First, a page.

Recipe: Rack up a goat roast
In the Kitchen
There's a new meat in town and it's nothing like you'd expect, says boer goat breeder Dot Adams.
Despite being the most widely consumed meat in the world, goat meat has taken a while to find its way on to New Zealand tables. "There's a perception that goat meat has a wild, game taste and is tough," says Adams. "That might be true of wild goats that end up on the table after a hunt, but not of farmed ones."
Goat is definitely the new lamb. Ray McVinnie gave the meat a nod when he used it the final episode of New Zealand Masterchef for a curry dish, and it's slowly been springing up on menus around the country.
Canterbury chef Jonny Schwass agrees it is one of the more delicious meats to eat but the challenge is sourcing it. "I'm trying to find a supplier now because I'm keen to add it my menu. I've eaten a lot of goat overseas but it's something that's just very hard to find here."
Goat meat is reputed to be one of the healthiest red meats to eat. Naturally lean, it is low in cholesterol and fats (According to the South African Heart Foundation eating plan.) That does mean long slow cooking if you are roasting a leg or shoulder.
"The advantage is that it doesn't smell like mutton does while you are cooking it," says Adams.
Adams, and her husband Dave, farm boer goats, a South African variety bred for its meat rather than milk on their Cork-Lorne Boers stud farm at Yaldhurst.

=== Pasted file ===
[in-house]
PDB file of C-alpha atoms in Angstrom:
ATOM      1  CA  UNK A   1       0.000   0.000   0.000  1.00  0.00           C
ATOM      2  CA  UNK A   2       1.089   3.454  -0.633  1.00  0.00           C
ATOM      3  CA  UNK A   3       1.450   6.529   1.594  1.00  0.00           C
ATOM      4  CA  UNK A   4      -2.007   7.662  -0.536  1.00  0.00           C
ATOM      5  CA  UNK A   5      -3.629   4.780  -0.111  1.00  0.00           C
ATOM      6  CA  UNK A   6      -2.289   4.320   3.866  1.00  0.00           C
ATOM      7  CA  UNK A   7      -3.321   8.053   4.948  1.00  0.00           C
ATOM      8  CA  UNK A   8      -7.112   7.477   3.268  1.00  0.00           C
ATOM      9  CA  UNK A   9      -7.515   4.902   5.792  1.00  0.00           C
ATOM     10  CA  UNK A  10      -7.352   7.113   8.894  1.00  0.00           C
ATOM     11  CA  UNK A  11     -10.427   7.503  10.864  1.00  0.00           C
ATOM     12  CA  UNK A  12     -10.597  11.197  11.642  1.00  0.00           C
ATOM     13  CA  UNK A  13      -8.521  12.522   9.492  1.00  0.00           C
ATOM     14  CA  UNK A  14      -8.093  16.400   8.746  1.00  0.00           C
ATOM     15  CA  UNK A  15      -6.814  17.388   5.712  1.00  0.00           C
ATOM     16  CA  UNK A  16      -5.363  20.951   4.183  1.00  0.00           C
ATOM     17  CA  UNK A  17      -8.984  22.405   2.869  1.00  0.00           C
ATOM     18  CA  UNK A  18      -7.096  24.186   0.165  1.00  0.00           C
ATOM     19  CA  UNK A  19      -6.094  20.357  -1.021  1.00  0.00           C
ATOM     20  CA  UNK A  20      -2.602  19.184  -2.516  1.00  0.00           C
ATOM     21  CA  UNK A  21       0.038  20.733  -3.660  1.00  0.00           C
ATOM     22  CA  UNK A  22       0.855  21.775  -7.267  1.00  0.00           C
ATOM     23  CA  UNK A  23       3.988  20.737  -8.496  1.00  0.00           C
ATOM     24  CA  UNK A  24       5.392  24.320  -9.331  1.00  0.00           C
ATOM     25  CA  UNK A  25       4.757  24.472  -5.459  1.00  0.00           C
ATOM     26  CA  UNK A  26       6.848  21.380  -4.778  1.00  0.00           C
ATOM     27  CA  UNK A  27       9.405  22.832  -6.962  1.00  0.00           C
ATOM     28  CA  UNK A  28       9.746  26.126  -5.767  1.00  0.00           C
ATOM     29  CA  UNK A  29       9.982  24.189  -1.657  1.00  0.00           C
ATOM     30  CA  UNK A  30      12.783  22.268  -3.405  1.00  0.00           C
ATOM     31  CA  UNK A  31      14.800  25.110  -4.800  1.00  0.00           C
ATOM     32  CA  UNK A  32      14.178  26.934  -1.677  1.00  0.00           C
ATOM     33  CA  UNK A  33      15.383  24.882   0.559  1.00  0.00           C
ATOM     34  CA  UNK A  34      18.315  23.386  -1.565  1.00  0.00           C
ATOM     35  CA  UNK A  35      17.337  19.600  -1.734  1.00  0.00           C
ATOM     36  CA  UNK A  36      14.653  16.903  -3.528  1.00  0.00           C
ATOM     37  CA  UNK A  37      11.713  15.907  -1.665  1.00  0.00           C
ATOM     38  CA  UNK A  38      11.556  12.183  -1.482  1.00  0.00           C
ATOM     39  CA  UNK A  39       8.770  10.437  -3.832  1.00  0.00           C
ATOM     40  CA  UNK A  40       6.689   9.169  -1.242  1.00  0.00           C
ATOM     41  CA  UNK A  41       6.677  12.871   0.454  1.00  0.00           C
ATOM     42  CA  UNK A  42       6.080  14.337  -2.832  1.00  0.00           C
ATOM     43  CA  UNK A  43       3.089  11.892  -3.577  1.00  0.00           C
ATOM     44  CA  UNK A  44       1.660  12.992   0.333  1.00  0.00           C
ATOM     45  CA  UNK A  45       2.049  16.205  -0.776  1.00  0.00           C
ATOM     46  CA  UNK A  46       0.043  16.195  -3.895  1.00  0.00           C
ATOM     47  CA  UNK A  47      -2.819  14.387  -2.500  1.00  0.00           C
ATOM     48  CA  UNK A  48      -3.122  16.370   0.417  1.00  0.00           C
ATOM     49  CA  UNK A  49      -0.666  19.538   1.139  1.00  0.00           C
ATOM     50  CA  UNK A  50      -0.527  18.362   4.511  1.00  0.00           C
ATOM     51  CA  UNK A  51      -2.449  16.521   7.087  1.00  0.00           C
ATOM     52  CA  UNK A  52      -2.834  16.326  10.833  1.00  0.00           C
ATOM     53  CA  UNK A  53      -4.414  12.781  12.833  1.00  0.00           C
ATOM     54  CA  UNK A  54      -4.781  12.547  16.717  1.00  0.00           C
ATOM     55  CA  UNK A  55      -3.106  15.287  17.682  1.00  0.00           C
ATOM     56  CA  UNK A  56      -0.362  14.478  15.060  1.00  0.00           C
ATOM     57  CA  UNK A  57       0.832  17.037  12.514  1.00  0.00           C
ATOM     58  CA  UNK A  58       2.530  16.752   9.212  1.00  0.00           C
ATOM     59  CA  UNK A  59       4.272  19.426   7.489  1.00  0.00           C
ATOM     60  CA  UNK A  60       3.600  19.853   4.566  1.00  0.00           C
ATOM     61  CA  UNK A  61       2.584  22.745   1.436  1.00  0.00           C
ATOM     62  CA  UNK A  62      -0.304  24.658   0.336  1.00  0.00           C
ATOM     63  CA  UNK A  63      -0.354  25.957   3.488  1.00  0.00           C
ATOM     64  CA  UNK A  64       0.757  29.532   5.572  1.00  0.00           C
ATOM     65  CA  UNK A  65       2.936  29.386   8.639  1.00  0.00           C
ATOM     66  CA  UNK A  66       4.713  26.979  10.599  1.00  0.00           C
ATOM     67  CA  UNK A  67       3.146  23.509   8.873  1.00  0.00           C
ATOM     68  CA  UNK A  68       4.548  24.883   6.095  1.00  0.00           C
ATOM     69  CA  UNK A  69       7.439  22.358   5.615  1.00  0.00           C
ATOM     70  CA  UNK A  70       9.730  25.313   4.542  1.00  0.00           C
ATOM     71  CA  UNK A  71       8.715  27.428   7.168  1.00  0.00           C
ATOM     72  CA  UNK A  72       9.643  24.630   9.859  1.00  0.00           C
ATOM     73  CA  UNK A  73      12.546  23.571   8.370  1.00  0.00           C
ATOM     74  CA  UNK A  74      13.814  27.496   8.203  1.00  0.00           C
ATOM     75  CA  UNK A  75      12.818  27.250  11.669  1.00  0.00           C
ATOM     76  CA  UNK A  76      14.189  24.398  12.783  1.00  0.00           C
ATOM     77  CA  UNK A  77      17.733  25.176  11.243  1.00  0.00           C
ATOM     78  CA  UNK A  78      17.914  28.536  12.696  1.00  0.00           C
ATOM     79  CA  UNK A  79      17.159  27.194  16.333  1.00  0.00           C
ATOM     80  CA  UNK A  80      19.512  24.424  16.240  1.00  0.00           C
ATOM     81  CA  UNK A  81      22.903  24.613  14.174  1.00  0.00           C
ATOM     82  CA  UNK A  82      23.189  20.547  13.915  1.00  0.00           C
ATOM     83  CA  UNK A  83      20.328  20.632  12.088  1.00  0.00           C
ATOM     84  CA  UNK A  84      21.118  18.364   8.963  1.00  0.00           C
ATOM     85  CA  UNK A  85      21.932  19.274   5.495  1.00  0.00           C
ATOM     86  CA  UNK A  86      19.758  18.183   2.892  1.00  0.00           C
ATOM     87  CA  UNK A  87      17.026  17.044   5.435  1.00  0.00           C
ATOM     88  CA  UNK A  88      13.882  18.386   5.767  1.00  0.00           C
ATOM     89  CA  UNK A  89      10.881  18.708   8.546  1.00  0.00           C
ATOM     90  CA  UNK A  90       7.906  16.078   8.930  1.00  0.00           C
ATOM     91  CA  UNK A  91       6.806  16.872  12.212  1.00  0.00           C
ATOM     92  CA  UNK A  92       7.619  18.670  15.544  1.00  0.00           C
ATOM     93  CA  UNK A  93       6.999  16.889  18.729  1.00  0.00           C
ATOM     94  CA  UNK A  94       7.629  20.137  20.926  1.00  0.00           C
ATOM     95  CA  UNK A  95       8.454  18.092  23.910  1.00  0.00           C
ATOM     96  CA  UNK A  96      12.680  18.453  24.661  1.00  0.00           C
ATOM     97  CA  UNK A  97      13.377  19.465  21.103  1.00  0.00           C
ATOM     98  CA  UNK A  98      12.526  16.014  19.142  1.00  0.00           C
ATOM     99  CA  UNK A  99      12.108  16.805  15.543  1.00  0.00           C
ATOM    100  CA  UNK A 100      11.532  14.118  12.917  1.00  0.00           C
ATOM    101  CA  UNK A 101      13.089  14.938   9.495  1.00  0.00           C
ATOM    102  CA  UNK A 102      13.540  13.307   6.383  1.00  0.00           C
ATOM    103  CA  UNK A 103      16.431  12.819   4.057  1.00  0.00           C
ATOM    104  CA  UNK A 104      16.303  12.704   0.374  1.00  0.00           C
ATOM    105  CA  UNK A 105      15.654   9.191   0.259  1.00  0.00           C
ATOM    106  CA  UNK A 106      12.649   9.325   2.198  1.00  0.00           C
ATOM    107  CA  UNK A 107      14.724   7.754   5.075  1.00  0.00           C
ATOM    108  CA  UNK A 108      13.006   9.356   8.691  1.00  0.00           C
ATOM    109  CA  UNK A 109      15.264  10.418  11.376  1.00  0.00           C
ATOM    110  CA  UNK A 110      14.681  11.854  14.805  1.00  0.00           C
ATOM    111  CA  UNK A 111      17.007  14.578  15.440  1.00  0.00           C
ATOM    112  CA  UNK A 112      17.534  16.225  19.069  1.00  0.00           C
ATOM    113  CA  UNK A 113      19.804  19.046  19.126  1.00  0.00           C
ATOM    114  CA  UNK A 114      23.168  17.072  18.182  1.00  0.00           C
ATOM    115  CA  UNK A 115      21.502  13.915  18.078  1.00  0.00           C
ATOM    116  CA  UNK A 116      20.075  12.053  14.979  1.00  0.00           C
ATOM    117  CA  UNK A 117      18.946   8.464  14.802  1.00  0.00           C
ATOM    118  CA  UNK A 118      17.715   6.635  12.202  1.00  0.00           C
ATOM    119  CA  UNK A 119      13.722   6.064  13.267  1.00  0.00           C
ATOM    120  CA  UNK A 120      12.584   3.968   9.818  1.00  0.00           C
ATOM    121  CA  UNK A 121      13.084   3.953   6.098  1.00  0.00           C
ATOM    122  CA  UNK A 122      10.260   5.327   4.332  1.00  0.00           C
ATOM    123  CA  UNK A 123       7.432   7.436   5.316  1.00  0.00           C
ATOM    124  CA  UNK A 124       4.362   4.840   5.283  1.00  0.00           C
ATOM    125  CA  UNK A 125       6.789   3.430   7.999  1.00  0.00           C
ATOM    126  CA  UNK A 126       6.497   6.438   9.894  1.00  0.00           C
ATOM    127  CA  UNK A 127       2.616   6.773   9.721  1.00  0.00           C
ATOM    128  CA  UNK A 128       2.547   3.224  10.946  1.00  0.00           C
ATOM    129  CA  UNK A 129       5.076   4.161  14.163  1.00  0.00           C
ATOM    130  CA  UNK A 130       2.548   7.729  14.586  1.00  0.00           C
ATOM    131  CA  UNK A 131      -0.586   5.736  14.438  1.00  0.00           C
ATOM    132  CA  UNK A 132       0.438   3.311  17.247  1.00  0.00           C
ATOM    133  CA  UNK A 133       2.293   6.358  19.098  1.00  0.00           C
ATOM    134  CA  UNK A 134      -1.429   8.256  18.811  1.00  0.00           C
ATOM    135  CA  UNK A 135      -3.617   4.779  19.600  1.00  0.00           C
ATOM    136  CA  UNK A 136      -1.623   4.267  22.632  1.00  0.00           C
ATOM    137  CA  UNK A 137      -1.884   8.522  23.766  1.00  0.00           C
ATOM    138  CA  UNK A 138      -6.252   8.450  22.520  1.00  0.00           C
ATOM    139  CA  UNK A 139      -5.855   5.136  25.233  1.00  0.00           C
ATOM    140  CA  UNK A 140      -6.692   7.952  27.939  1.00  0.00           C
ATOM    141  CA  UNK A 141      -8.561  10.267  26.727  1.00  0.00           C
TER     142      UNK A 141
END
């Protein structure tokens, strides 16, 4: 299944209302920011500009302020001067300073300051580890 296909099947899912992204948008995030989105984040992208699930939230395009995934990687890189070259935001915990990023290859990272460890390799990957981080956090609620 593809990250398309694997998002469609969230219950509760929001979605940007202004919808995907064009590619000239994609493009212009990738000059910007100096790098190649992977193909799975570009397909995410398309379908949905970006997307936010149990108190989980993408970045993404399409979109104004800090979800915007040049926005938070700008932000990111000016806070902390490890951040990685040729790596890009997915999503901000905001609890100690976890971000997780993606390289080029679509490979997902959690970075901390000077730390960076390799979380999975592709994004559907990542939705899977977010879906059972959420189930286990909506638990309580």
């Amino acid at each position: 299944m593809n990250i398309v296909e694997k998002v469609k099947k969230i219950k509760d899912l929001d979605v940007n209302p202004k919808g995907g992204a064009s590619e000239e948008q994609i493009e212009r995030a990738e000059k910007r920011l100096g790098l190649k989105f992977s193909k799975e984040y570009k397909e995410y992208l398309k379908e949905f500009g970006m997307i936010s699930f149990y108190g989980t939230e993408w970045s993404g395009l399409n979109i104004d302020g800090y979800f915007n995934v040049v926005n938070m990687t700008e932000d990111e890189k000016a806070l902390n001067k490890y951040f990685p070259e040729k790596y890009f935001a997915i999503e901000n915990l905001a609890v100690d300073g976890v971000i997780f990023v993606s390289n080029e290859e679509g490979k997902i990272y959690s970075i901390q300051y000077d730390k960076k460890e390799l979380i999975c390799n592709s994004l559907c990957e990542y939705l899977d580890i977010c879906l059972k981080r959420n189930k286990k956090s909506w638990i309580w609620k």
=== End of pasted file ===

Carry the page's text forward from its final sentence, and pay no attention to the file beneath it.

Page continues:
The Adamses send only nine goats a week for processing. The meat then appears in the fridges at the Mad Butcher in Blenheim Rd so there is not a lot to go around. "We are looking for more suppliers to keep up with the demand," Adams says.
Rack with red wine and balsamic sauce
2 x 6-8 rack of goat, French trimmed
1 Tbsp olive oil
2 cloves crushed garlic
1 Tbsp dijon mustard
1 Tbsp finely chopped rosemary or thyme
Sea salt and freshly ground black pepper
Score the fat (if any) and season well. Heat an ovenproof saute pan with oil until hot. Sear racks quickly on both sides until golden, then cool for 5 minutes. Combine remaining ingredients and spread on fat side. Place racks fat side up in pan and roast at 200C for 10-20 minutes. Transfer to a platter and rest, loosely covered, for 10 minutes.
Red wine sauce
This sauce can be made several days ahead or can be frozen.
2 tsp olive oil and a knob of butter
1 small onion, chopped
4 button mushrooms
2 cloves garlic, crushed
1 tsp rosemary, finely chopped
1 tsp sugar
2 Tbsp balsamic vinegar
1 cup red wine
2 cups good beef stock
1 Tbsp butter
1 Tbsp flour
Heat oil and butter in a medium pan. Add onion, mushrooms, garlic and rosemary with a good pinch of salt. Cover and cook until onion is tender. Add sugar, cook for 2 minutes to caramelise the onions. Add balsamic vinegar and stir to deglaze the pan. Add wine and stock, bring to boil and reduce the heat, cook for 30 minutes to reduce by half. Strain into a saucepan and discard the solids. Season.
To finish, put butter and flour in a small bowl and blend to smooth paste using the back of the spoon. Gradually whisk small dollops of the paste into the simmering sauce until smooth and glossy. Simmer for 5 minutes to cook the flour.
Arrange rack on a pile of buttery mash and pour over red wine sauce.
- The Press